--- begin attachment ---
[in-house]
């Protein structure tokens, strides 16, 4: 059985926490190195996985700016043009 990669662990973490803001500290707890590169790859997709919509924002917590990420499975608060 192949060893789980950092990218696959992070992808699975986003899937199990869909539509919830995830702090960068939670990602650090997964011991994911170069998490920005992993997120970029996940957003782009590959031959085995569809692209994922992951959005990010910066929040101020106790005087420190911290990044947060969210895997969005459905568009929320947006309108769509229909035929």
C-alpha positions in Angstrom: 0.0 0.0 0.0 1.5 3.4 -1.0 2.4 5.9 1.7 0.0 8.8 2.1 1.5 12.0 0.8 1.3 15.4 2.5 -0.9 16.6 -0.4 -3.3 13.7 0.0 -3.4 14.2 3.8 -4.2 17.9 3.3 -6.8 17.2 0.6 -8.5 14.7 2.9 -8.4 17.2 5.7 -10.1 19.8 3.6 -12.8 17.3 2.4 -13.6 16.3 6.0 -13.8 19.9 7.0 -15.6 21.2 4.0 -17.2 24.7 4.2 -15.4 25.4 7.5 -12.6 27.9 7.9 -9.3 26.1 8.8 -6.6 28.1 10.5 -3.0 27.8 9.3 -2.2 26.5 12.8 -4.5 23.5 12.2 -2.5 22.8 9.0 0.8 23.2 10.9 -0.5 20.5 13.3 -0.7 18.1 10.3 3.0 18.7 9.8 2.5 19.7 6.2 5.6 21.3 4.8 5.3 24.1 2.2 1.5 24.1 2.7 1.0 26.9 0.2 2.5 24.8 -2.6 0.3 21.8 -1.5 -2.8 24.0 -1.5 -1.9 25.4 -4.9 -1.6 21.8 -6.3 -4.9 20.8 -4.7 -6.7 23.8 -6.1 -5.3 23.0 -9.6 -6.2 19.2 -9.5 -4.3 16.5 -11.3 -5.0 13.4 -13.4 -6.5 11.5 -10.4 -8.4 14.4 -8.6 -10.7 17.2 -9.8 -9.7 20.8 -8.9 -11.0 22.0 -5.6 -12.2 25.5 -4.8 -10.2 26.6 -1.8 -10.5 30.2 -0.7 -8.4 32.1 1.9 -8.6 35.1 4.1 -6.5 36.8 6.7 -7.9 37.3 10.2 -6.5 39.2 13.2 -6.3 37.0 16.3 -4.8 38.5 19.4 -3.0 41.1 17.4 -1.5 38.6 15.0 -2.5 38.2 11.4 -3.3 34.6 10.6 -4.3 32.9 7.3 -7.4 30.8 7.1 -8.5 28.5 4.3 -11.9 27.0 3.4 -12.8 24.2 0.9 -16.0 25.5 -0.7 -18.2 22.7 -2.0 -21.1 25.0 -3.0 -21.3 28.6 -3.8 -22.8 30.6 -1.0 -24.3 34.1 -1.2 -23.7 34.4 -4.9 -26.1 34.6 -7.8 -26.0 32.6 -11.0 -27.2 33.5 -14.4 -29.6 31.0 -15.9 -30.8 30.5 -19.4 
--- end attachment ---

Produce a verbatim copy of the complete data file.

[in-house]
């Protein structure tokens, strides 16, 4: 059985926490190195996985700016043009 990669662990973490803001500290707890590169790859997709919509924002917590990420499975608060 192949060893789980950092990218696959992070992808699975986003899937199990869909539509919830995830702090960068939670990602650090997964011991994911170069998490920005992993997120970029996940957003782009590959031959085995569809692209994922992951959005990010910066929040101020106790005087420190911290990044947060969210895997969005459905568009929320947006309108769509229909035929």
C-alpha positions in Angstrom: 0.0 0.0 0.0 1.5 3.4 -1.0 2.4 5.9 1.7 0.0 8.8 2.1 1.5 12.0 0.8 1.3 15.4 2.5 -0.9 16.6 -0.4 -3.3 13.7 0.0 -3.4 14.2 3.8 -4.2 17.9 3.3 -6.8 17.2 0.6 -8.5 14.7 2.9 -8.4 17.2 5.7 -10.1 19.8 3.6 -12.8 17.3 2.4 -13.6 16.3 6.0 -13.8 19.9 7.0 -15.6 21.2 4.0 -17.2 24.7 4.2 -15.4 25.4 7.5 -12.6 27.9 7.9 -9.3 26.1 8.8 -6.6 28.1 10.5 -3.0 27.8 9.3 -2.2 26.5 12.8 -4.5 23.5 12.2 -2.5 22.8 9.0 0.8 23.2 10.9 -0.5 20.5 13.3 -0.7 18.1 10.3 3.0 18.7 9.8 2.5 19.7 6.2 5.6 21.3 4.8 5.3 24.1 2.2 1.5 24.1 2.7 1.0 26.9 0.2 2.5 24.8 -2.6 0.3 21.8 -1.5 -2.8 24.0 -1.5 -1.9 25.4 -4.9 -1.6 21.8 -6.3 -4.9 20.8 -4.7 -6.7 23.8 -6.1 -5.3 23.0 -9.6 -6.2 19.2 -9.5 -4.3 16.5 -11.3 -5.0 13.4 -13.4 -6.5 11.5 -10.4 -8.4 14.4 -8.6 -10.7 17.2 -9.8 -9.7 20.8 -8.9 -11.0 22.0 -5.6 -12.2 25.5 -4.8 -10.2 26.6 -1.8 -10.5 30.2 -0.7 -8.4 32.1 1.9 -8.6 35.1 4.1 -6.5 36.8 6.7 -7.9 37.3 10.2 -6.5 39.2 13.2 -6.3 37.0 16.3 -4.8 38.5 19.4 -3.0 41.1 17.4 -1.5 38.6 15.0 -2.5 38.2 11.4 -3.3 34.6 10.6 -4.3 32.9 7.3 -7.4 30.8 7.1 -8.5 28.5 4.3 -11.9 27.0 3.4 -12.8 24.2 0.9 -16.0 25.5 -0.7 -18.2 22.7 -2.0 -21.1 25.0 -3.0 -21.3 28.6 -3.8 -22.8 30.6 -1.0 -24.3 34.1 -1.2 -23.7 34.4 -4.9 -26.1 34.6 -7.8 -26.0 32.6 -11.0 -27.2 33.5 -14.4 -29.6 31.0 -15.9 -30.8 30.5 -19.4 